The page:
(See also Overview of Idiopathic Interstitial Pneumonias.)
Most people who have nonspecific interstitial pneumonia are women between the ages of 40 and 50. Most have no known cause or risk factor. However, a similar process can develop in people with connective tissue disorders (in particular, systemic sclerosis, polymyositis, or dermatomyositis), in some forms of drug-induced lung injury, and in people with hypersensitivity pneumonitis.
A dry cough and shortness of breath develop over months to years. Low-grade fever and a feeling of illness (malaise) may occur, but high fever, weight loss, and other general symptoms of illness are unusual.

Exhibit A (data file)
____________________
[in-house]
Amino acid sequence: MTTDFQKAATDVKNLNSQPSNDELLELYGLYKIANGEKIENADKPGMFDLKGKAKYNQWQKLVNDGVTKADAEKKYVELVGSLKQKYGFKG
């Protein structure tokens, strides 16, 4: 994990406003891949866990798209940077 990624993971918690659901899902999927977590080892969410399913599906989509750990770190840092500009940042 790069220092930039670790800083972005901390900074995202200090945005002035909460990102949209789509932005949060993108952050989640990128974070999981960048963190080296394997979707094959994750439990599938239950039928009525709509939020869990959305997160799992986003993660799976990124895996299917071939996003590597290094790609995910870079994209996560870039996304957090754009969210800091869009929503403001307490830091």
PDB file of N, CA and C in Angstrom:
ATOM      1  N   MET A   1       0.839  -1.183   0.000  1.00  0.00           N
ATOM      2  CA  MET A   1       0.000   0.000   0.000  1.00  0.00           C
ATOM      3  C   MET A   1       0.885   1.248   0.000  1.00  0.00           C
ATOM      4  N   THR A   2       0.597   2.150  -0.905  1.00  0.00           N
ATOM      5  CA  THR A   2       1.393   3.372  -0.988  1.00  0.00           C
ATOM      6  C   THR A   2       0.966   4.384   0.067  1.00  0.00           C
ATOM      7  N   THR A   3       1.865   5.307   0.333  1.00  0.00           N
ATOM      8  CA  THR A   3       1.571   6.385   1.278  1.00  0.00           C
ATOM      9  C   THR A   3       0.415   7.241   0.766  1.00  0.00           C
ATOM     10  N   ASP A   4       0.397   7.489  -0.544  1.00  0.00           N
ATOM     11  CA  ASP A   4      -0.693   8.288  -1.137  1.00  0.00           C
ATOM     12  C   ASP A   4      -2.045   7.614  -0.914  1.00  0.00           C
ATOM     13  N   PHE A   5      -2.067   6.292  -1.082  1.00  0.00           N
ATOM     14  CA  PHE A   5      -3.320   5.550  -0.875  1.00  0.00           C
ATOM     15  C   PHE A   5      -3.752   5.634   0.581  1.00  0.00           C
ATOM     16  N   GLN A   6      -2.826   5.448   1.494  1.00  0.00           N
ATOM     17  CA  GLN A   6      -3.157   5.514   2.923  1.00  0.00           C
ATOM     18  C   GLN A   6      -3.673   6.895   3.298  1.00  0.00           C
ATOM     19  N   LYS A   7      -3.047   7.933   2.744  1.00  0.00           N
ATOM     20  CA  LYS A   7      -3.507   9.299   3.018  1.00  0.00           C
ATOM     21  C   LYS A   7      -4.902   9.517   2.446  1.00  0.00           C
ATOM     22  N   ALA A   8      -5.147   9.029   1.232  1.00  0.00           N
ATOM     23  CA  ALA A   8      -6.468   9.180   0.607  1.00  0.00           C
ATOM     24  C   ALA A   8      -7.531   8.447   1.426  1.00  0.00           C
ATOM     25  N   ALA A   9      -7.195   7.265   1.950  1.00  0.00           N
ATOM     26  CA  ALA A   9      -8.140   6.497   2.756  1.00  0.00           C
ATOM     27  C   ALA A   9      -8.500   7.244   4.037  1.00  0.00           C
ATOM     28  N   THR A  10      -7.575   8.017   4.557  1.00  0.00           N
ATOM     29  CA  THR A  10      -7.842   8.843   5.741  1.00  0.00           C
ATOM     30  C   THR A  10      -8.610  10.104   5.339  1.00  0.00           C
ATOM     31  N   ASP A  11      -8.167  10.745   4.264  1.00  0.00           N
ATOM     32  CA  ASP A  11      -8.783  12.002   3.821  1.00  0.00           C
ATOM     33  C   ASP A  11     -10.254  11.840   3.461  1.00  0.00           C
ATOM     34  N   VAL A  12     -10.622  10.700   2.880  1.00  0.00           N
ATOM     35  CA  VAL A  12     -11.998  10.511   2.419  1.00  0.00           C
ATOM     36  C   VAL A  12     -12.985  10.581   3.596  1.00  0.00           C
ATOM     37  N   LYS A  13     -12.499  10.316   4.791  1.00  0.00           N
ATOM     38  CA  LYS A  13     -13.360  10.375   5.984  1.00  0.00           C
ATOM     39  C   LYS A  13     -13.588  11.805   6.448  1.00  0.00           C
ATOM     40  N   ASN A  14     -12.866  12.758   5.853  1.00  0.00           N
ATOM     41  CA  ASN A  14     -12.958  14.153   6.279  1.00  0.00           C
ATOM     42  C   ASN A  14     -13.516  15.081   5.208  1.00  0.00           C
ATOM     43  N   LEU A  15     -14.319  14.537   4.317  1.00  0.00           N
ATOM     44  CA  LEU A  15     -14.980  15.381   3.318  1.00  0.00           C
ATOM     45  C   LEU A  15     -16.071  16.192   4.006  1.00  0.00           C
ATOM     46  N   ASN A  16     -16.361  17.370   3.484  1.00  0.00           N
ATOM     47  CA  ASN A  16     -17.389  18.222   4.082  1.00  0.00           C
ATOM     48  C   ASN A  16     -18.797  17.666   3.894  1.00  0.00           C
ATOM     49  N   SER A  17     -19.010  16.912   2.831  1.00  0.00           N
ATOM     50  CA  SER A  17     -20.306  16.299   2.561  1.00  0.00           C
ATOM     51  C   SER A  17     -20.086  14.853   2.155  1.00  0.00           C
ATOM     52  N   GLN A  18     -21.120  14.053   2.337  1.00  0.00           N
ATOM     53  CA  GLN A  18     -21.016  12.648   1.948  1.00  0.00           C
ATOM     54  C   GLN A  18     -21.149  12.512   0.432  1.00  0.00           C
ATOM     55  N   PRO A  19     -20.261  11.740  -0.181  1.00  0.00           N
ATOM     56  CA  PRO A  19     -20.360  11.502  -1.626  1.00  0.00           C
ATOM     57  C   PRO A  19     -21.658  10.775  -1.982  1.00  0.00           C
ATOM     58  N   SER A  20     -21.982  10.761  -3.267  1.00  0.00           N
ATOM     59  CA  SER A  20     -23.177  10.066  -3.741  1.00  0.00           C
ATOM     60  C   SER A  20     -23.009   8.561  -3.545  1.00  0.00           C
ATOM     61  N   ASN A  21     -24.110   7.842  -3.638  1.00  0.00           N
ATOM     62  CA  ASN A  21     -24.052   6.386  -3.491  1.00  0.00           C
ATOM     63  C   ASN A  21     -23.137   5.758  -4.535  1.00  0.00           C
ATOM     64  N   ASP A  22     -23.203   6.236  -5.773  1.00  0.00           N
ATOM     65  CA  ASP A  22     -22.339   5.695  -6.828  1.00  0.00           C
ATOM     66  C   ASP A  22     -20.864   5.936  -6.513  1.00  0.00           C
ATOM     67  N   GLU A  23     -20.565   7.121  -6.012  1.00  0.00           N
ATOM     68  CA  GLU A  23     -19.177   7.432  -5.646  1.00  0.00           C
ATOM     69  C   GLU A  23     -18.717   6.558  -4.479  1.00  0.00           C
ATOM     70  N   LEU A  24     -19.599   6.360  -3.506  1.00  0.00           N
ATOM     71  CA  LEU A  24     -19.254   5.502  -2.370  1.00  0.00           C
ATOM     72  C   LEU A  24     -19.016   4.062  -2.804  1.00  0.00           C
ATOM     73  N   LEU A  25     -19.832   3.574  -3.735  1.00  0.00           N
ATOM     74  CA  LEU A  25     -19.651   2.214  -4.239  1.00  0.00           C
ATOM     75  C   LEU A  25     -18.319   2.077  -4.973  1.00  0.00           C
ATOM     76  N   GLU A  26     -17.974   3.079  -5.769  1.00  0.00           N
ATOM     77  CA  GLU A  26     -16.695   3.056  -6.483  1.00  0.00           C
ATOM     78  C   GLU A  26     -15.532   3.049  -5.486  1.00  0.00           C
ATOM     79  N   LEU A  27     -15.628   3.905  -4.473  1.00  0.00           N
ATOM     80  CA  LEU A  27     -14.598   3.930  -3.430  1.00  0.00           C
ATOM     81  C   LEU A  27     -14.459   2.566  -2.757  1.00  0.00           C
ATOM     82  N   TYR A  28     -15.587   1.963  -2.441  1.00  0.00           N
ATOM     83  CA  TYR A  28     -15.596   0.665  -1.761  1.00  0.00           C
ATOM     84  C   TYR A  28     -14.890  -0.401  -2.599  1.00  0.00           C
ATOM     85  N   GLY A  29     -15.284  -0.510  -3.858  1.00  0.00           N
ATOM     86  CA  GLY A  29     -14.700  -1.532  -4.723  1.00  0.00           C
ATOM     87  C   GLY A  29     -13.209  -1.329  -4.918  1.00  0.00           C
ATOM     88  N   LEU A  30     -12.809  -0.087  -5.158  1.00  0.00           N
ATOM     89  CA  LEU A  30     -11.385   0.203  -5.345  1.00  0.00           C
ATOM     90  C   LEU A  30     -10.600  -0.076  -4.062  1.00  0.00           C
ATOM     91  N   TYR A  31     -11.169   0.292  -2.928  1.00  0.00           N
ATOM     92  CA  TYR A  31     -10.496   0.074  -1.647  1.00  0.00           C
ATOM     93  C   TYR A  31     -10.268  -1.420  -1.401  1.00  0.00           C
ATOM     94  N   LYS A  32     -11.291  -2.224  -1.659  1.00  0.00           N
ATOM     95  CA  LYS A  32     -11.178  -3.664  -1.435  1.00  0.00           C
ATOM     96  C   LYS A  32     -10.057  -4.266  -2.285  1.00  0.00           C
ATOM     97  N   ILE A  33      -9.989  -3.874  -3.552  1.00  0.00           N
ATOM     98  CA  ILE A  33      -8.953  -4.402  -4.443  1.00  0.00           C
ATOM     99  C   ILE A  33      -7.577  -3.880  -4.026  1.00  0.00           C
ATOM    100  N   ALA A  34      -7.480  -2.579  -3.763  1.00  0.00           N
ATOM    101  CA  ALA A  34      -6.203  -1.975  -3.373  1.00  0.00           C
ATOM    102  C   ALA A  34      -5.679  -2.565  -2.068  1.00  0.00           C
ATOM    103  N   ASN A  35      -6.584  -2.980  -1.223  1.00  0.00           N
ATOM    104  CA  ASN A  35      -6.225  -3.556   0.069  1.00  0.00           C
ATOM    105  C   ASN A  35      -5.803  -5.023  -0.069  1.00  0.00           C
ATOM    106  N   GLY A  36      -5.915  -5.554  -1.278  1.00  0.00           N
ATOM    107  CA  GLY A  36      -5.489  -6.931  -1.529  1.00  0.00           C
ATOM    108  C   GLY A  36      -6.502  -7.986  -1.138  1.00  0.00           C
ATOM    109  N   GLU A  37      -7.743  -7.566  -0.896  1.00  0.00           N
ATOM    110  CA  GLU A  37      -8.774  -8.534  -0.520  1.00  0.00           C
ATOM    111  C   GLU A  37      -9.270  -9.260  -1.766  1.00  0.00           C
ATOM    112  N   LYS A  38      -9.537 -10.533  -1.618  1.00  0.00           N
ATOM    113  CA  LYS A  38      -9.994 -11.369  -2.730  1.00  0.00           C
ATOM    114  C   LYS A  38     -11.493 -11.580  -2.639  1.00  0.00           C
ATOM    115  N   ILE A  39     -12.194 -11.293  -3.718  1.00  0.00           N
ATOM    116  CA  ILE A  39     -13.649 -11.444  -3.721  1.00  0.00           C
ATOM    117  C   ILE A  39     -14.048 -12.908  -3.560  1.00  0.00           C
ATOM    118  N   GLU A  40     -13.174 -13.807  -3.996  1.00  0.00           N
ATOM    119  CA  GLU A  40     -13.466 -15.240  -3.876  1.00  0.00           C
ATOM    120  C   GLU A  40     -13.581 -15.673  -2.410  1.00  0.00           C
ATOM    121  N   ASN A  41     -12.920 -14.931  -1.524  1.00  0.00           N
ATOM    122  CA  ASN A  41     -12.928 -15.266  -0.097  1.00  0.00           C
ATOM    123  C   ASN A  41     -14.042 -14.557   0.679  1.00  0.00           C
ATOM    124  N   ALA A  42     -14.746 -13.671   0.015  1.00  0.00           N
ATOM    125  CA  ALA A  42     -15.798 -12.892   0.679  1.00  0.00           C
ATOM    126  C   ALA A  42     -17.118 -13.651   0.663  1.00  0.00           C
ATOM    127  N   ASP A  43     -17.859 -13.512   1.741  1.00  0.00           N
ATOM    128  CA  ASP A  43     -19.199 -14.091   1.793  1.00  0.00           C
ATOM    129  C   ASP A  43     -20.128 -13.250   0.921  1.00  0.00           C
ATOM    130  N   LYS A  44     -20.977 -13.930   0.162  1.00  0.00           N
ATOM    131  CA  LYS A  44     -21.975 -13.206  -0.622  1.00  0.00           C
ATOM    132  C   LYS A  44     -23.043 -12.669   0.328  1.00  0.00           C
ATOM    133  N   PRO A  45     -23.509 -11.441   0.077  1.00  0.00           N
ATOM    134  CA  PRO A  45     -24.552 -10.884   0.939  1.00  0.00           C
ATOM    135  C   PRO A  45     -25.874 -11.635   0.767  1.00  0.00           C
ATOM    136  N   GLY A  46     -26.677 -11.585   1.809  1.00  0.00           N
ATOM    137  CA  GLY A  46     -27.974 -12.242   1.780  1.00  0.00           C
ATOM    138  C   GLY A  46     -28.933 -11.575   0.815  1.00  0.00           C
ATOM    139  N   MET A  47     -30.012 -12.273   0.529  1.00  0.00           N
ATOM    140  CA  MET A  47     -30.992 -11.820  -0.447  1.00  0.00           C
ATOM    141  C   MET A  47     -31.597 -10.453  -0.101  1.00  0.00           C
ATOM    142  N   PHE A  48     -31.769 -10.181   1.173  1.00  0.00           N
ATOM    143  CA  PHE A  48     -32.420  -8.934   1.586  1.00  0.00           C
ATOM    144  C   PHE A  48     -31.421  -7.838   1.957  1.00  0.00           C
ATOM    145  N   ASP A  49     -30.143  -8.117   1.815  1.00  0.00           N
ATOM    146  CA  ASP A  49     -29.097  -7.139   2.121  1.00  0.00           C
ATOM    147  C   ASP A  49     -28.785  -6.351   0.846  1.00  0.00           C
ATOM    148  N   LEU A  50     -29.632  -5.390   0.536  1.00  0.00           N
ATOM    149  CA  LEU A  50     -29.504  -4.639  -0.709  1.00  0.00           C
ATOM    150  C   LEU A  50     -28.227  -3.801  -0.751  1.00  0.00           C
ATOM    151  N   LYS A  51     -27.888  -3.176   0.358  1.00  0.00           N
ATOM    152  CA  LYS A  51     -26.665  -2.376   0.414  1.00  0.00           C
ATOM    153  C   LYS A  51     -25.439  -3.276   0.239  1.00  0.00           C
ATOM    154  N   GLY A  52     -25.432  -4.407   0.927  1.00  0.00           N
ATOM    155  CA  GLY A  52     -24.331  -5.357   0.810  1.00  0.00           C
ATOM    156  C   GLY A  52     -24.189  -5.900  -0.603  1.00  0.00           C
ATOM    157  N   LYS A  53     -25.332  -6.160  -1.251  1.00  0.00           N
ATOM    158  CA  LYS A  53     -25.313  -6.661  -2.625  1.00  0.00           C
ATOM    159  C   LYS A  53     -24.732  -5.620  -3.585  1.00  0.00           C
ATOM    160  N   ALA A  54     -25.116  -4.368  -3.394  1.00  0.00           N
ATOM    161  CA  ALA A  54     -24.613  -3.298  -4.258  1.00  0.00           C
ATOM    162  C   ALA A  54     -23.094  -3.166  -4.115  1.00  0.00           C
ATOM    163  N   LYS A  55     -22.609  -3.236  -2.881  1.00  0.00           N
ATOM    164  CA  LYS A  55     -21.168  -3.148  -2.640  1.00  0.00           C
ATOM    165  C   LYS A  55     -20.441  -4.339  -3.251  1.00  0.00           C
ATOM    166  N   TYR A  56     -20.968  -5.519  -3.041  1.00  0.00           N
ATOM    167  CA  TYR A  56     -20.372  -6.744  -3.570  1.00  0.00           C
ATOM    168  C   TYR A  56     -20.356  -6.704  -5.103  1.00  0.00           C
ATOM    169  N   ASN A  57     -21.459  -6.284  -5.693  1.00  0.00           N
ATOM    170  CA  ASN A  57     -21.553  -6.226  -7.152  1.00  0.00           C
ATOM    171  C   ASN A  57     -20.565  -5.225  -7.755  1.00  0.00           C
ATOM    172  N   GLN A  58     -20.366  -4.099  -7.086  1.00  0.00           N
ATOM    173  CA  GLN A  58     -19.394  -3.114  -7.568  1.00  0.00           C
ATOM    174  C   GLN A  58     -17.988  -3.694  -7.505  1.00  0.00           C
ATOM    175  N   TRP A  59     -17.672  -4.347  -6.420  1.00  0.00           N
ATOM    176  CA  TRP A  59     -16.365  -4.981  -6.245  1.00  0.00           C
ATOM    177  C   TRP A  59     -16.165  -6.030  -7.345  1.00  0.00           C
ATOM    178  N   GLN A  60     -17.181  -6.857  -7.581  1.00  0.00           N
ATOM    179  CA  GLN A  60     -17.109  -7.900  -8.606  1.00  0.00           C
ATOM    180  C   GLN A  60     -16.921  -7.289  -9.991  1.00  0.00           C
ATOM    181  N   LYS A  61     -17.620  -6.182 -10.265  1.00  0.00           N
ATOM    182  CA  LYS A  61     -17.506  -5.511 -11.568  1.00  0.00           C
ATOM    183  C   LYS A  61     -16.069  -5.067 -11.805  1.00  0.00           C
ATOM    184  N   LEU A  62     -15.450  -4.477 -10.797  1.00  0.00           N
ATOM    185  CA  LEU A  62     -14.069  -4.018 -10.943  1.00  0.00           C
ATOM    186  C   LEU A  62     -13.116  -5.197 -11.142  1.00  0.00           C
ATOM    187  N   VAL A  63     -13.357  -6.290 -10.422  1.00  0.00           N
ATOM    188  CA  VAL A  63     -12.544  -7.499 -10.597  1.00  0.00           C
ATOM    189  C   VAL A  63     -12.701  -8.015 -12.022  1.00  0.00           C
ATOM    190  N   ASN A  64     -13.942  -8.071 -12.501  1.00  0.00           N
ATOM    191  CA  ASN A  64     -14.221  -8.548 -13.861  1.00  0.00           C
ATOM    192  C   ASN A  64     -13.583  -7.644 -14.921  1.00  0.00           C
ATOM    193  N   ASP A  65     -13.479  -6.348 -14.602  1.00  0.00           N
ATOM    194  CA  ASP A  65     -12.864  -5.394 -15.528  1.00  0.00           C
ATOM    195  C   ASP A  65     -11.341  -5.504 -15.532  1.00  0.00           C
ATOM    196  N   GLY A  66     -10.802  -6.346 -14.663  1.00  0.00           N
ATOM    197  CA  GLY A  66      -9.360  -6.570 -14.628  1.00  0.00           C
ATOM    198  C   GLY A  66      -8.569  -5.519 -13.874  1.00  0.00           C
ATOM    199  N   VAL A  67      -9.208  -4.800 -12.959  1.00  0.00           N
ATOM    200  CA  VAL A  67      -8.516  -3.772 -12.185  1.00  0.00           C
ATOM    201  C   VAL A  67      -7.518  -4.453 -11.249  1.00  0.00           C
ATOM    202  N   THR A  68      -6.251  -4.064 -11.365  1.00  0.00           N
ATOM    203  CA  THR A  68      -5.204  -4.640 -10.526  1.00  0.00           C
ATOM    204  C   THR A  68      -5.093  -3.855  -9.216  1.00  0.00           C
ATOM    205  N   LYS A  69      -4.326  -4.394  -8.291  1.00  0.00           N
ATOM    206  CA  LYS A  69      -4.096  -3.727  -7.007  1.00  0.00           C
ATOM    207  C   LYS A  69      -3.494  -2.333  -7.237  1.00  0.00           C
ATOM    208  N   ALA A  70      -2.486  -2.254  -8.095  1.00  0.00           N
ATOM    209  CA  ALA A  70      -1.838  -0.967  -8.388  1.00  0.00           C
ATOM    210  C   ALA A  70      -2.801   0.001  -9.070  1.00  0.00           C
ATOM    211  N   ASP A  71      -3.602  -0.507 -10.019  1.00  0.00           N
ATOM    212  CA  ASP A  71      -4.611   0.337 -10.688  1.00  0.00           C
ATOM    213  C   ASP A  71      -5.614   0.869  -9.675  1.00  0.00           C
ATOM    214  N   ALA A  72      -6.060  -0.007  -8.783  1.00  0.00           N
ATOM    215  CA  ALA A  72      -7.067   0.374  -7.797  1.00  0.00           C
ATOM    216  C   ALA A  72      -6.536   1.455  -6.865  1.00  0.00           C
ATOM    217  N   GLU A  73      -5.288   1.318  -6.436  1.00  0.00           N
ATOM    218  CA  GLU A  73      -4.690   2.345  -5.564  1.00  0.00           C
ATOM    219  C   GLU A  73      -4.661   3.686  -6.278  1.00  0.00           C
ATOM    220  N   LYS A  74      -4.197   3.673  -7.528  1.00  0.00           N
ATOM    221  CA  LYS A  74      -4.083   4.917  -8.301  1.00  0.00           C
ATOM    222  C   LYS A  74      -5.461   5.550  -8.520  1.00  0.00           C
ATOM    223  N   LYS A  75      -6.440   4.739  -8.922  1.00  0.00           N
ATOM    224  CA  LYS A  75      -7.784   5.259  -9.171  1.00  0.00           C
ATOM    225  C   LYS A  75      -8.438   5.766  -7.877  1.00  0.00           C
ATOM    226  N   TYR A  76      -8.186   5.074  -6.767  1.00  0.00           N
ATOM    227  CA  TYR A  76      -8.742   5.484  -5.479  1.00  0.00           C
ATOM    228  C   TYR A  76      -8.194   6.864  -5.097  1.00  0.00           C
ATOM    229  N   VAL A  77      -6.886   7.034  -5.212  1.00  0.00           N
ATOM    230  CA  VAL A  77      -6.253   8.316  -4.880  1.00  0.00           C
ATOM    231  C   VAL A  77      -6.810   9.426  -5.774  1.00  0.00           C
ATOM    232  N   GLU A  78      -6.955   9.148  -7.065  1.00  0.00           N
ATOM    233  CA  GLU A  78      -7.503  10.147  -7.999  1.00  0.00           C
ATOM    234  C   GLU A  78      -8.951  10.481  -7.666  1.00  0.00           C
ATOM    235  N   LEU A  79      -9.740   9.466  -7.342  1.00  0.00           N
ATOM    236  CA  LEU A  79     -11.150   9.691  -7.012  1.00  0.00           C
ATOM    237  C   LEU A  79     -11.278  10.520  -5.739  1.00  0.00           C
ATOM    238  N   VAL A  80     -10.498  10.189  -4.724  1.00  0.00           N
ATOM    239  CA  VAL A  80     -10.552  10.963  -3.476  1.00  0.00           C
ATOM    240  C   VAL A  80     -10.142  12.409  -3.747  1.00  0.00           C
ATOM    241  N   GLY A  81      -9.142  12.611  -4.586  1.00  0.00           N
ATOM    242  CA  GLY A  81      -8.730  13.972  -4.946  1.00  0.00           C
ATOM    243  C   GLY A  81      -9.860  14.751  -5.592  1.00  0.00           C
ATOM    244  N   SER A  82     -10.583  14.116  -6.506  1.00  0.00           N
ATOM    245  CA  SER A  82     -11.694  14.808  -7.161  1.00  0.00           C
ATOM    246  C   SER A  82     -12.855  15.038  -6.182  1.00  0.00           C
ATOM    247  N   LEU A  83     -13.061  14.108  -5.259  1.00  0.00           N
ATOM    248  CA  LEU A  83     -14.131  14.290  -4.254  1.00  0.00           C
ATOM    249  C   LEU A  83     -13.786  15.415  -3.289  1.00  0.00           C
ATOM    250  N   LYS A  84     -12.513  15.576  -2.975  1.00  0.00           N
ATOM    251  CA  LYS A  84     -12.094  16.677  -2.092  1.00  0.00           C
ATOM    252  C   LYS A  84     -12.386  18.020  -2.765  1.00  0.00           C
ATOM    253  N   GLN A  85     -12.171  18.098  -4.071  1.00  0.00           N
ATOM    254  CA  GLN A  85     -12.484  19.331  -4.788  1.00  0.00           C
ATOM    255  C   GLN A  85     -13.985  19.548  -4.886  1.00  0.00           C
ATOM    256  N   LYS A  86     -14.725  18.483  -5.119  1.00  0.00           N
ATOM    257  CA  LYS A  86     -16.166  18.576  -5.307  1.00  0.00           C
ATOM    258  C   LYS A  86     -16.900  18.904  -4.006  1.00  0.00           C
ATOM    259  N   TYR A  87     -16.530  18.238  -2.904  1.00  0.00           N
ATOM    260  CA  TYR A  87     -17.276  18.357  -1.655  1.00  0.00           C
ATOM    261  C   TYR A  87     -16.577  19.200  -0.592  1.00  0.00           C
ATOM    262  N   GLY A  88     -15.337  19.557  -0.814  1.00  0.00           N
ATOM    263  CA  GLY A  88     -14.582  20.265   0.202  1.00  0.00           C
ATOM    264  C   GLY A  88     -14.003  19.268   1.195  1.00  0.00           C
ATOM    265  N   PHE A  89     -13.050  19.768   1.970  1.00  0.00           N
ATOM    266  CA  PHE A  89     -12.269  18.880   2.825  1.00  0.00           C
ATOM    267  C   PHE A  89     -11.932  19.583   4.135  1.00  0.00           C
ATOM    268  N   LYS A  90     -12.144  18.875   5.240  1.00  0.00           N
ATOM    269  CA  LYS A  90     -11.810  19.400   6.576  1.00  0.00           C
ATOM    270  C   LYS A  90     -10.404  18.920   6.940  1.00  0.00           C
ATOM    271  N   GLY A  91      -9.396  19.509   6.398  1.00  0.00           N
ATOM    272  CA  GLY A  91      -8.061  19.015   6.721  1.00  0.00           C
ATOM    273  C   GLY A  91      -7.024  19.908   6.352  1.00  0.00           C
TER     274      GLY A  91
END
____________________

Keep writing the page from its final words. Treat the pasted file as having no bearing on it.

As with other idiopathic interstitial pneumonias, chest x-rays and computed tomography (CT) are done. Pulmonary function testing usually shows that the amount of air the lungs can hold is below normal. The amount of oxygen in the blood is often low at rest and is even lower during exercise.
Doctors sometimes do bronchoscopy and wash segments of the lung with a salt-water solution and then collect the washings (bronchoalveolar lavage) for testing. More than half of people have more lymphocytes (a type of white blood cell) than normal in the washings.
Lung biopsy is often needed to confirm the diagnosis.
Corticosteroids sometimes together with immunosuppressants are usually effective. Survival depends on how severe the disease is. People with mild disease often survive for at least 10 years after being diagnosed. However, survival declines to 3 to 5 years in people with more severe disease.